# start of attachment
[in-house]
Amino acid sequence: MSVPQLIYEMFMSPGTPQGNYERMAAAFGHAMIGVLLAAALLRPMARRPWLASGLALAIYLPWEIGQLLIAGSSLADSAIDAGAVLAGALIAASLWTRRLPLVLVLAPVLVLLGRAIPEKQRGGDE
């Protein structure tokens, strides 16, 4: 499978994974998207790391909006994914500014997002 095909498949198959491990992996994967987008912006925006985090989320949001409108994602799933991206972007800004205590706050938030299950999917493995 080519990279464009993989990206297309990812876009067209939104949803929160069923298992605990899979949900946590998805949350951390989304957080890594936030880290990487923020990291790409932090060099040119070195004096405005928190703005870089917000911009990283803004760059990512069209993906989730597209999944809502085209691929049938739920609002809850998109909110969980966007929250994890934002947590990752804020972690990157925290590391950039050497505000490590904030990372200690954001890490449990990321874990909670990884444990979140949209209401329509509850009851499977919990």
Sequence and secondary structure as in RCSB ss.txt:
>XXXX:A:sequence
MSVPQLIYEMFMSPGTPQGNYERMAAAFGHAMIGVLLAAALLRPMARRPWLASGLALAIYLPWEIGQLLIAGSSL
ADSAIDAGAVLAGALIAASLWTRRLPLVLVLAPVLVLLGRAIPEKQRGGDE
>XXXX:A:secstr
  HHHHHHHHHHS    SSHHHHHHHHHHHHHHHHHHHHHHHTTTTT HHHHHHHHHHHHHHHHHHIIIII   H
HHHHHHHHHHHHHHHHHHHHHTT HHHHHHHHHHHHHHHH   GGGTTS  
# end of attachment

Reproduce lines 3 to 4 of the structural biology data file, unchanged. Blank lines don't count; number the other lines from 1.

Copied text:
């Protein structure tokens, strides 16, 4: 499978994974998207790391909006994914500014997002 095909498949198959491990992996994967987008912006925006985090989320949001409108994602799933991206972007800004205590706050938030299950999917493995 080519990279464009993989990206297309990812876009067209939104949803929160069923298992605990899979949900946590998805949350951390989304957080890594936030880290990487923020990291790409932090060099040119070195004096405005928190703005870089917000911009990283803004760059990512069209993906989730597209999944809502085209691929049938739920609002809850998109909110969980966007929250994890934002947590990752804020972690990157925290590391950039050497505000490590904030990372200690954001890490449990990321874990909670990884444990979140949209209401329509509850009851499977919990």
Sequence and secondary structure as in RCSB ss.txt: